People have always swum outdoors. In fact, the indoor pool is a modern invention - but in recent years, wild swimming has had a renaissance. Kate Rew is one of the people spearheading the revolution. In 2006, she set up The Outdoor Swimming Society (OSS), which has since expanded from 300 to over 100,000 members.

“Finding 300 people with the same desire to swim In. A. Lake. drew gasps of surprise and column inches from everywhere in Britain,” she writes in her new book The Outdoor Swimmers’ Handbook, describing one of the society's first events at Windermere.

The handbook is a fascinating compendium of knowledge that Kate has acquired over the past 16 years. Outdoor swimming, she explains, is a largely oral tradition, with one person passing on their knowledge and expertise to another.

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“I have been doing what writers do: playing secretary to the world, listening in, listening out and writing it all down,” she explains.

The Outdoor Swimmers’ Handbook is, to use Kate’s own words, “both poetic and practical.” Chapters one to four are dedicated to understanding lakes, rivers, seas and estuaries respectively. They contain everything from musings on toponymy to species field guides for particular habitats.

‘Understanding Seas’ is a particularly useful chapter - Kate breaks down different types of waves and explains why and how they form. She also provides a comprehensive description of different tides and currents, alongside how one can navigate them to swim as safely as possible.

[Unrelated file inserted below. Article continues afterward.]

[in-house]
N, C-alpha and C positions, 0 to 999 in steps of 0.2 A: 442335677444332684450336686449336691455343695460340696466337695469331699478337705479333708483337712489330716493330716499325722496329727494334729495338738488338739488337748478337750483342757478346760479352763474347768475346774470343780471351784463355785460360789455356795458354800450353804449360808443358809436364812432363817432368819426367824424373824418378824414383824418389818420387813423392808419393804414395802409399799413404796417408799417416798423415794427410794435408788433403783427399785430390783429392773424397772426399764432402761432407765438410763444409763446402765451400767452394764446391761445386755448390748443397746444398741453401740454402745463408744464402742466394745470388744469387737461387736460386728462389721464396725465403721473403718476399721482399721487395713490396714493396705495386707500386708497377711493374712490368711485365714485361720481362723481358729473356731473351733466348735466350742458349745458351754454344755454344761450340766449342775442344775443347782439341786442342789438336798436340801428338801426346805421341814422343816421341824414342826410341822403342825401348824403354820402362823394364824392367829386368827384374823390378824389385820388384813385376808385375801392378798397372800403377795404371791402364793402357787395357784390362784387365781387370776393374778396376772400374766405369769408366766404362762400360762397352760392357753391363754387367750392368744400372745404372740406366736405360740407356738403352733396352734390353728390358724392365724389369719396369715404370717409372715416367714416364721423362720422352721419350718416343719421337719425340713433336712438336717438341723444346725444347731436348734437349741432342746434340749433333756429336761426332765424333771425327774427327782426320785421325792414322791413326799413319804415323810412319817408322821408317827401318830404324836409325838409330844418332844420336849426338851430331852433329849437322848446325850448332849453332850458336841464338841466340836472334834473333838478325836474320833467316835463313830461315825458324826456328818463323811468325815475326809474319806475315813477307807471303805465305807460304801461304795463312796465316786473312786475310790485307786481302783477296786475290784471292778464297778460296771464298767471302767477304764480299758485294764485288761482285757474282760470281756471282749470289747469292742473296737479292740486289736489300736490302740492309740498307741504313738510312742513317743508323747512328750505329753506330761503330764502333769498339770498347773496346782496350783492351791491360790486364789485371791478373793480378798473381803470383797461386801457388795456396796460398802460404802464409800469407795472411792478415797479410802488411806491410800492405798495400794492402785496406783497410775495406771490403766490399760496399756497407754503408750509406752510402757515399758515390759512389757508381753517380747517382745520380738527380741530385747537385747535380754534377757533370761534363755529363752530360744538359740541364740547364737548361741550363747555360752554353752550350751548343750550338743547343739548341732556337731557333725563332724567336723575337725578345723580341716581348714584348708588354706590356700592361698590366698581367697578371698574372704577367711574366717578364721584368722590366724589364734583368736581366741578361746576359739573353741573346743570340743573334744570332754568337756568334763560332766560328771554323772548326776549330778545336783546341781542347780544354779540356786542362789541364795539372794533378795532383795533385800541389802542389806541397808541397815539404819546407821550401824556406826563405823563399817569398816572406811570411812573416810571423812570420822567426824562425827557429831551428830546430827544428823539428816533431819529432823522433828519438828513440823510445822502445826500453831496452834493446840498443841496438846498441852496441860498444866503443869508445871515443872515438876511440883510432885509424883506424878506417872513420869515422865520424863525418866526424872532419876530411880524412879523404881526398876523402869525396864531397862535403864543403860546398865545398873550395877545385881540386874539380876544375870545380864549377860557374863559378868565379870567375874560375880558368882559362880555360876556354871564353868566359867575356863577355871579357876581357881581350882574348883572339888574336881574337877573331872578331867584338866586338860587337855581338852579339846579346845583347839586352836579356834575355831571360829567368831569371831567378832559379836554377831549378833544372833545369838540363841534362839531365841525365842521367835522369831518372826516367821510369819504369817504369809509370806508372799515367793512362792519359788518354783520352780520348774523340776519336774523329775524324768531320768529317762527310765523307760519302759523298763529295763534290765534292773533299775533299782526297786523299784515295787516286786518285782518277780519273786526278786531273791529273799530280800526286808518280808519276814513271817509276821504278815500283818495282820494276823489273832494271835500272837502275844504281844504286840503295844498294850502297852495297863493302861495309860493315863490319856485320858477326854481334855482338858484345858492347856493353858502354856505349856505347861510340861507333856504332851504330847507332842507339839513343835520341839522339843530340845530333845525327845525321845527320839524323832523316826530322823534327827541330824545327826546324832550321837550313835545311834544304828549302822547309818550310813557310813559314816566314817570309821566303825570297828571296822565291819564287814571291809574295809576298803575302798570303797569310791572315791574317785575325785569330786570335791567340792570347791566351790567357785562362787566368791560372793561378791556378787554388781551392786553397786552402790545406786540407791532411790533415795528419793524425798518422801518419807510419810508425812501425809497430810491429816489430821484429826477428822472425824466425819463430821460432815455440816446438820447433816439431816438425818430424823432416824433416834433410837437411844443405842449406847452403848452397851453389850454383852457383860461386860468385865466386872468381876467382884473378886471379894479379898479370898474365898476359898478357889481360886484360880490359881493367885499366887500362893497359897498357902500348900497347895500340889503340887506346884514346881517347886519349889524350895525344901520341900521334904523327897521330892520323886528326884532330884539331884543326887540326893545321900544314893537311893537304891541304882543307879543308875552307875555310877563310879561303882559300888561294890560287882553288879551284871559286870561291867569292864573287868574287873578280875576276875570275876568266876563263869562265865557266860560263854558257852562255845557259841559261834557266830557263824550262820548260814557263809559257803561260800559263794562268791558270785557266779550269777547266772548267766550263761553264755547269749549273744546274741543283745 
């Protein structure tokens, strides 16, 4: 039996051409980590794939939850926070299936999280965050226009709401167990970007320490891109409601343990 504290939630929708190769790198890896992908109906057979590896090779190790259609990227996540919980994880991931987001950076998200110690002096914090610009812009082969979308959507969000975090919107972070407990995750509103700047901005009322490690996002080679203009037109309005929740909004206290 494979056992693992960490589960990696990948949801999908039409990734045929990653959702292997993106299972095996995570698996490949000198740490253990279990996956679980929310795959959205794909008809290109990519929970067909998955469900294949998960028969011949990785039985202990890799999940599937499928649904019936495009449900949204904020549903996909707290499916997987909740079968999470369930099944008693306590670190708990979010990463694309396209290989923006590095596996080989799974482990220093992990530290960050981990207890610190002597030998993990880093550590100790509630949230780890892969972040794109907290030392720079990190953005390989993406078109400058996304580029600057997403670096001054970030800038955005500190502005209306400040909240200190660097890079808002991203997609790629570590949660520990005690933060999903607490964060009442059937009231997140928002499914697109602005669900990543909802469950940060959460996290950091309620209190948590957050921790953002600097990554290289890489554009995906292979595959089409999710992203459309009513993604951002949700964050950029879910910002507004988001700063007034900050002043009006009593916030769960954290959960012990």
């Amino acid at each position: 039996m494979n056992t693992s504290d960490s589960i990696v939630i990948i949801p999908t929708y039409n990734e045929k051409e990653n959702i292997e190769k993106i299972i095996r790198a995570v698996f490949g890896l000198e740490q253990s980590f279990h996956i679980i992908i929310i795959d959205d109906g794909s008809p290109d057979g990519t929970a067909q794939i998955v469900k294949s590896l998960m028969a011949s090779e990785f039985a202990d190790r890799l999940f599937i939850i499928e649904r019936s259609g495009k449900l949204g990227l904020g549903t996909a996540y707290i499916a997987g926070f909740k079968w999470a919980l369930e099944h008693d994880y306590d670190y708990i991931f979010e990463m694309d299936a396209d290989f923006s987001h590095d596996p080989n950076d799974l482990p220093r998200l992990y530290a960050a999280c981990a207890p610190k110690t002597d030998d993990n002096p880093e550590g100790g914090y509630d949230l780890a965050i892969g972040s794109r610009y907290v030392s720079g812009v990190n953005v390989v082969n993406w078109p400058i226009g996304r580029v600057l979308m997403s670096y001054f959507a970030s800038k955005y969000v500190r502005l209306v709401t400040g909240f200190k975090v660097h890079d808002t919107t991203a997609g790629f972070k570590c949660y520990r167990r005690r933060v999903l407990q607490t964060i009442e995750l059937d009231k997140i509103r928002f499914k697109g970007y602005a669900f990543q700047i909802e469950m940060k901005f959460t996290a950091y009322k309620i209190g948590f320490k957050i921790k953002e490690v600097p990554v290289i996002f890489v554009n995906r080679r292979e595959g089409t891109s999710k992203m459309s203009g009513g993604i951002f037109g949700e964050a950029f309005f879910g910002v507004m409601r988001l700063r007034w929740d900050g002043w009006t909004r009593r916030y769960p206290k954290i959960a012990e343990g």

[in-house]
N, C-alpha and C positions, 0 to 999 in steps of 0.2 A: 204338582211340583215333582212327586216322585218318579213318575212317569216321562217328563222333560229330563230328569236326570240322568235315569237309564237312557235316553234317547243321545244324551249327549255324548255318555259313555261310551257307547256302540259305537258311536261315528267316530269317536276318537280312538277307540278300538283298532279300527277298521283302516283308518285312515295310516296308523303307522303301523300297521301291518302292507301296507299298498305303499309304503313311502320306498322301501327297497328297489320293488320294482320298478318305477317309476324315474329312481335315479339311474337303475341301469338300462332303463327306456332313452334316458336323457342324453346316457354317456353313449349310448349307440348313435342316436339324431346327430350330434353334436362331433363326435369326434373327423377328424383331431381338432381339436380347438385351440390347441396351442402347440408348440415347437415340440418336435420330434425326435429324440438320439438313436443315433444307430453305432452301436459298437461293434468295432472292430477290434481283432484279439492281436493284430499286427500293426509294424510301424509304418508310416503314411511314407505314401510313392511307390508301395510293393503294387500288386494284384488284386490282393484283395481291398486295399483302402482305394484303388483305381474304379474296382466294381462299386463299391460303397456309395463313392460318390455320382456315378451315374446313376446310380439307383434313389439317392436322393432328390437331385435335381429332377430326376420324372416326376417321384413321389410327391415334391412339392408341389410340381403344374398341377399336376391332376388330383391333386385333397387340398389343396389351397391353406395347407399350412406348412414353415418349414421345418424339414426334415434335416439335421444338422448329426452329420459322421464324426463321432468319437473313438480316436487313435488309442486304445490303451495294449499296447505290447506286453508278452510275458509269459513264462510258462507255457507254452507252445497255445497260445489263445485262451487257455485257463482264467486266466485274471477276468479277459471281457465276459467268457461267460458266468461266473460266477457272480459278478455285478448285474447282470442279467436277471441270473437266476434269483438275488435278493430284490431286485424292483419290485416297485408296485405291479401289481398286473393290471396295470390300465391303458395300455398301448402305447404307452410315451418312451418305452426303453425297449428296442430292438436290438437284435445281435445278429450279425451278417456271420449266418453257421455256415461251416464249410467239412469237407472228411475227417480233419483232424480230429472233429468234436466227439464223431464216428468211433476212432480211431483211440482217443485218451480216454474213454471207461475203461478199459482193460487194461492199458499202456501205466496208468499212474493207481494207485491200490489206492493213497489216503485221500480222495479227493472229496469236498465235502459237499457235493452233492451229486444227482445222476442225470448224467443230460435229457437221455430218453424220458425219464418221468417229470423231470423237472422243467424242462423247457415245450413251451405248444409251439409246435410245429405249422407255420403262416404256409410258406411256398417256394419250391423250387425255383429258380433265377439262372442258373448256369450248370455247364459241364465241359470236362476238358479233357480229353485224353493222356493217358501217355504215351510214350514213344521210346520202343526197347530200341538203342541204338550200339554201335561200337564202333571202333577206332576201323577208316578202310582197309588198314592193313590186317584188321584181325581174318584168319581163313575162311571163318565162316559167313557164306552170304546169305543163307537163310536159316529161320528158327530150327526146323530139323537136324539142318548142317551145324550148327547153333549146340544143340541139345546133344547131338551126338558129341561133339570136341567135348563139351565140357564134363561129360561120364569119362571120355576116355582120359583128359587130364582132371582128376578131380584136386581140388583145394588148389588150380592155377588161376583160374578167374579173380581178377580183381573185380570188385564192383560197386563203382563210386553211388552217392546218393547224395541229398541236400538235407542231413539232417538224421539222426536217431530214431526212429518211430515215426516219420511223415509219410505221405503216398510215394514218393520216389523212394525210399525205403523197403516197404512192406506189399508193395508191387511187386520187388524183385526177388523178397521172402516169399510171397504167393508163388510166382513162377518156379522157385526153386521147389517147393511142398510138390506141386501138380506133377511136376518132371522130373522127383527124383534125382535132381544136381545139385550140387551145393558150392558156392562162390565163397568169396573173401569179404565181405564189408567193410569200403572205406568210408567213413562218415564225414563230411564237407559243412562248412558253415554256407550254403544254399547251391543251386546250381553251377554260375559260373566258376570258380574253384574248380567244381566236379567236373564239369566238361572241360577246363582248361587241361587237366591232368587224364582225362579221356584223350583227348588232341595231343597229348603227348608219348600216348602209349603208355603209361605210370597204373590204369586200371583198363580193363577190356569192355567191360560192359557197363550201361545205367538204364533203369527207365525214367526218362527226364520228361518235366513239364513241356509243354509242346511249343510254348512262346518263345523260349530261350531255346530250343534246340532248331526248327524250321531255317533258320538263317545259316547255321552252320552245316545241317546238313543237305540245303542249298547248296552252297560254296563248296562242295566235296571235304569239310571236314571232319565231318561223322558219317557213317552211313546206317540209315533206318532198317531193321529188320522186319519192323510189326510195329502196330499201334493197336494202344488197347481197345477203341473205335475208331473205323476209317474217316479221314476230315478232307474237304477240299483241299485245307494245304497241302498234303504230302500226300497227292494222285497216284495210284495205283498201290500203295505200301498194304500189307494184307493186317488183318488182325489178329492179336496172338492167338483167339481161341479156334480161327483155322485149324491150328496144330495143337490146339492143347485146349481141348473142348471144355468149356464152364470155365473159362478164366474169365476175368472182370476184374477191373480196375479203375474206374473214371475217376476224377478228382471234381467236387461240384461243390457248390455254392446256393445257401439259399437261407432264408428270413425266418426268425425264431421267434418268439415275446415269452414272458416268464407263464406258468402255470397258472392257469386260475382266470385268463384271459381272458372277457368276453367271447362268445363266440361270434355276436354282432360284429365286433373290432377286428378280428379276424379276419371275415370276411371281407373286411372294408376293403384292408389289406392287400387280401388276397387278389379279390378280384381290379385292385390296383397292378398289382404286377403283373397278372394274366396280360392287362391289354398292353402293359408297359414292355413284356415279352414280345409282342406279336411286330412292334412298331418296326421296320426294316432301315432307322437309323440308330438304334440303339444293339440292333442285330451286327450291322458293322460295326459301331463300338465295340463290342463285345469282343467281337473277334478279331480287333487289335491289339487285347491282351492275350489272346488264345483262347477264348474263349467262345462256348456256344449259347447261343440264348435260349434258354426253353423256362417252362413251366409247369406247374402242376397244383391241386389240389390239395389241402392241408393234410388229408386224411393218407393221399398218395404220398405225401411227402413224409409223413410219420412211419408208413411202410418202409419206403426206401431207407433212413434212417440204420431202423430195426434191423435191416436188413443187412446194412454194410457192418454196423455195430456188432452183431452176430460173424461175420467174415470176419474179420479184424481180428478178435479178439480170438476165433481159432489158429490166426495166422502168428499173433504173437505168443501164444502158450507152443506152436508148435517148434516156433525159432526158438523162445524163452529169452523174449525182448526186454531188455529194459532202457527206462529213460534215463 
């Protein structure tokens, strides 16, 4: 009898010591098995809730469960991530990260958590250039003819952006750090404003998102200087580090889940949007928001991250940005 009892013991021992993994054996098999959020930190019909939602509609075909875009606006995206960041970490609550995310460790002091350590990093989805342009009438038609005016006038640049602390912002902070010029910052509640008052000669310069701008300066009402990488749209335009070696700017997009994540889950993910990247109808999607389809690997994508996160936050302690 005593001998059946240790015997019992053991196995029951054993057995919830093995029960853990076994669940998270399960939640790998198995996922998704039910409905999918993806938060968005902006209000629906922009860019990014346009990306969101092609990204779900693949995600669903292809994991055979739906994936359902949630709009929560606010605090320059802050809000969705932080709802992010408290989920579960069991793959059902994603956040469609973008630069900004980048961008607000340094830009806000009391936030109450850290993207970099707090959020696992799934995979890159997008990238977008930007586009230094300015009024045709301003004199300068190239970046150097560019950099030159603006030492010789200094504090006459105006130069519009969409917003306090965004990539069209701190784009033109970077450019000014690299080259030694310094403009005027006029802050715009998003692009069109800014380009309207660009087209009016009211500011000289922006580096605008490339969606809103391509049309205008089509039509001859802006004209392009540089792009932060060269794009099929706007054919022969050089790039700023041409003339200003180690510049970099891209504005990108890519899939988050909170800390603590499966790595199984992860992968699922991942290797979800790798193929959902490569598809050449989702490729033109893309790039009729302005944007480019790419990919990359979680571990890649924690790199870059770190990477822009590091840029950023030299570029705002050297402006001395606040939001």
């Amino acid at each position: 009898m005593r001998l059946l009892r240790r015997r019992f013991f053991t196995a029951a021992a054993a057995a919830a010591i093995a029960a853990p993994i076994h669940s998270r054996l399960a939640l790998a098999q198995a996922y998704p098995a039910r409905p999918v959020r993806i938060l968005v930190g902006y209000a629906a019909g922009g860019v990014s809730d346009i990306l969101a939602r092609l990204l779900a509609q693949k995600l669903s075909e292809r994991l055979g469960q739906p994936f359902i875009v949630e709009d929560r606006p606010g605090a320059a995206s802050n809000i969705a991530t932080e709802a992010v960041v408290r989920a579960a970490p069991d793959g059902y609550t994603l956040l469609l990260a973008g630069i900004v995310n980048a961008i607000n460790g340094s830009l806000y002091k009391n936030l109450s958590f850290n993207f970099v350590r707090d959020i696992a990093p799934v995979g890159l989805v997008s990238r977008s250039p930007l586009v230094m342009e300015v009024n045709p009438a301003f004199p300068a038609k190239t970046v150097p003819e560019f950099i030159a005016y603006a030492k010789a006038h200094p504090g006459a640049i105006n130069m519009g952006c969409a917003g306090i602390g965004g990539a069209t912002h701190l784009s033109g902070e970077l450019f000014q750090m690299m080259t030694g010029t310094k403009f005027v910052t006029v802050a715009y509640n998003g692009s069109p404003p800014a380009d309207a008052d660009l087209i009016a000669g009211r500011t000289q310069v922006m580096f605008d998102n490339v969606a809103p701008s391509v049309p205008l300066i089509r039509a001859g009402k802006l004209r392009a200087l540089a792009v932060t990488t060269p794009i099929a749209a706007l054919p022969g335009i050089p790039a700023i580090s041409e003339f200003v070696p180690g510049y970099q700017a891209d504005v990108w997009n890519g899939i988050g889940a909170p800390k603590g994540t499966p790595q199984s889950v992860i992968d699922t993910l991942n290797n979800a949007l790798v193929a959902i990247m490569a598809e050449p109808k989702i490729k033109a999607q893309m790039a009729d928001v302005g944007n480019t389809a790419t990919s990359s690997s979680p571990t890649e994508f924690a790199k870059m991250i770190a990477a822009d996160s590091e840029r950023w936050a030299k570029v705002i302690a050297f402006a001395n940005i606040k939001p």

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One of the most lyrically written chapters is ‘Understanding Cold’, which we anticipate will be of particular interest to readers in this era of Wim Hof mania.

“Cold is an adverse condition for humans; it hurts, it’s the opposite of what we spend our modern lives doing (getting comfortable). And therein lies the wealth: cold taps us back into our wild wordless selves,” she writes.

Wild swimmer in Loch Lochy
Kate Rew swimming in the cold waters of Loch Lochy. Photo: Dominick Tyler.

Part of the chapter is devoted to the “almost unquestioned ideology that cold water is good for you” - a statement that Kate, refreshingly, questions. Alongside careful use of anecdotal and research-based evidence to back up this assertion, she also points out some of the dangers of cold water immersion, including hypothermia. There’s advice on acclimatisation, and how to warm up afterwards. But best of all, Kate gives us permission not to enjoy the shock of the cold.

Colours fall out of the world, day slips into the water, and a rich inky-blue night slides in

“Some people find it deeply unpleasant [...] These people happily hang up their trunks after the summer and won’t be seen again until May,” she explains.

‘Night Swimming’ is a love letter to “the hour of the day when colours fall out of the world, day slips into the water, and a rich inky-blue night slides in, bringing with it a stillness, a quietness.” From practical pointers - such as how to be more visible in the water to poetic descriptions of moon bathing and bioluminescence, it’s pretty much guaranteed to inspire you to hit the water after dark.

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If you’re ready to expand your horizons beyond your local beach or river, you’ll find the advise on planning a swim particularly useful. It covers how to conduct a DIY risk assessment, including restrictions on timing (due to tides), where you’ll enter and exit the water, and notes on ability levels within your group. How to find a place to swim is also covered, which is particularly useful in a climate of fraught access rights, where many swim spots feel like closely guarded secrets.

The Outdoor Swimmers’ Handbook is an accessible, knowledgeable guide to outdoor swimming. It is a brilliant balancing act between practical tips and a passion for the open water. Best of all, it emphasises the sport’s inclusivity; everyone, regardless of age or ability, is encouraged to try outdoor swimming. After you’ve finished reading it, you’ll be inspired to take the plunge too.

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